NEB Class 12 Questions: NEB 12 Model Questions 2080/2024


NEB Class 12 Routine 2080-2081: Class 12 Routine

Leave This Chanting and Singing: Class 10 English

Class 10 English Guide 2080 Chapter 4 Leave This Chanting and Singing Exercise, Question Answer, Grammar Writing Solution note.

Leave This Chanting and Singing

Class 10 English Guide 2080 Chapter 4 Leave This Chanting and Singing Exercise, Summary, Question Answer, Grammar Writing Solution note.

Check: SEE Class 10 Model Question 2080/2081


Reading II


a. What are the people in pictures doing?

Ans:- There are two pictures, in the first picture, a farmer is ploughing the field. He is doing hard work.

In the second picture, a girl is praying to the god.

b. Why are they doing these activities?

The man is doing his daily activity for his survival where as the girl is trying to please the god through religious practices to get rid of pain and misery.

c. Who, do you think, is better at serving the god? Why?

I think the man is better serving the god, because god loves those who are laborious and enjoys the life on their toil.



Leave this Chanting and Singing Summary


The poem is written by the Indian poet Rabindranath Tagore and is titled "Leave This Chanting." The poem is a call to action and encourages the reader to leave behind the rituals and traditional practices of worship and instead seek out the divine through everyday experiences and actions.

Leave this Chanting and Singing


Leave this chanting and singing and telling of beads!

Whom dost thou worship in this lonely dark corner of a temple with doors all shut?

Open thine eyes and see thy God is not before thee!

The speaker is challenging the traditional practices of religious worship that are confined to a temple or a specific place. The speaker urges the reader to stop chanting and singing prayers and counting prayer beads, which are all ritualistic practices associated with worship in a temple. The speaker questions the value of such practices and asks the reader to reflect on whom they are worshipping in a dark, lonely corner of a temple with closed doors. The speaker suggests that instead of blindly following traditional practices of worship, the reader should open their eyes and realize that God is not limited to the confines of a temple. The divine is present everywhere, and by limiting oneself to a specific place and set of rituals, one may miss out on the opportunity to experience the divine in everyday life. The speaker encourages the reader to seek a more personal, experiential relationship with the divine, which is not confined to any particular place or ritualistic practice.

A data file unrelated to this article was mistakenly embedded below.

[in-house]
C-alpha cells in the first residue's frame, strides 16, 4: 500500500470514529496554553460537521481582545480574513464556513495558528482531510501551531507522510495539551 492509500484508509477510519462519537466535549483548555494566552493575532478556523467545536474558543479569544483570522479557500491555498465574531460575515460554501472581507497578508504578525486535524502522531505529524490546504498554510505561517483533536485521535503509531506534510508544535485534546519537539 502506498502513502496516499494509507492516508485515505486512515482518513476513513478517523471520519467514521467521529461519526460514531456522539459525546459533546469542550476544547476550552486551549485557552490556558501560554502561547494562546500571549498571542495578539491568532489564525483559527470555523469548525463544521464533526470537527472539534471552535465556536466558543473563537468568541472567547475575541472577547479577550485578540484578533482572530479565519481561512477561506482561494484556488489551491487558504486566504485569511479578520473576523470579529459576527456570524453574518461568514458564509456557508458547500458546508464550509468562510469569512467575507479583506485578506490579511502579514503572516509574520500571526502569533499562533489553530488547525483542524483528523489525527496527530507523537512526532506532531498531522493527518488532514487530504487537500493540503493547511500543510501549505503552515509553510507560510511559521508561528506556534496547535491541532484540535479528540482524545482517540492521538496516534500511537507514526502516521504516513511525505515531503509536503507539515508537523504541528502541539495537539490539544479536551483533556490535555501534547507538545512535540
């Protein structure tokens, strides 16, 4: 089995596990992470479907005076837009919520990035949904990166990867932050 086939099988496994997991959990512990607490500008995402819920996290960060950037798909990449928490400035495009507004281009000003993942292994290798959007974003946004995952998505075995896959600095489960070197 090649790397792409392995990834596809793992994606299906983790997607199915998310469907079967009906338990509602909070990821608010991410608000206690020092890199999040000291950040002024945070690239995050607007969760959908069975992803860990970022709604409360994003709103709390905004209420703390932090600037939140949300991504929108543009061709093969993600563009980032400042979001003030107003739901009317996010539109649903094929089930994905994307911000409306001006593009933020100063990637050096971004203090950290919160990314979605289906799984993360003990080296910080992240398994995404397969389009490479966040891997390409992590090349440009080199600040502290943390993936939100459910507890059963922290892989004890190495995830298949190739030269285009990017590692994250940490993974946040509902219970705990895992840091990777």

He is there where the tiller is tilling the hard ground

and where the path maker is breaking stones.

He is with them in sun and in shower,

and his garment is covered with dust.

Put off thy holy mantle and even like him come down on the dusty soil!

The speaker suggests that the divine is present in everyday life, in the hard work of the tiller tilling the ground and the pathmaker breaking stones. The speaker suggests that the divine is with them in all conditions, whether it be in the sun or in the shower, and his garment is covered with dust. The speaker encourages the reader to put off their "holy mantle," which is likely a reference to their religious robes or symbolic clothing, and to come down to the "dusty soil" like the divine. This suggests that the speaker is urging the reader to engage in hard work alongside the tiller and the pathmaker and experience the divine in everyday life, rather than confining themselves to the rituals and practices of religious worship. The line "Put off thy holy mantle and even like him come down on the dusty soil!" can be interpreted as an invitation to engage in the world and to live life fully, rather than withdrawing into oneself or seeking detachment from the world. The speaker is suggesting that by engaging in hard work and coming down to the dusty soil, the reader can experience a deeper connection with the divine and can find meaning and purpose in our everyday life.


Deliverance?

Where is this deliverance to be found?

Our master himself has joyfully taken upon him the bonds of creation; he is bound with us all forever.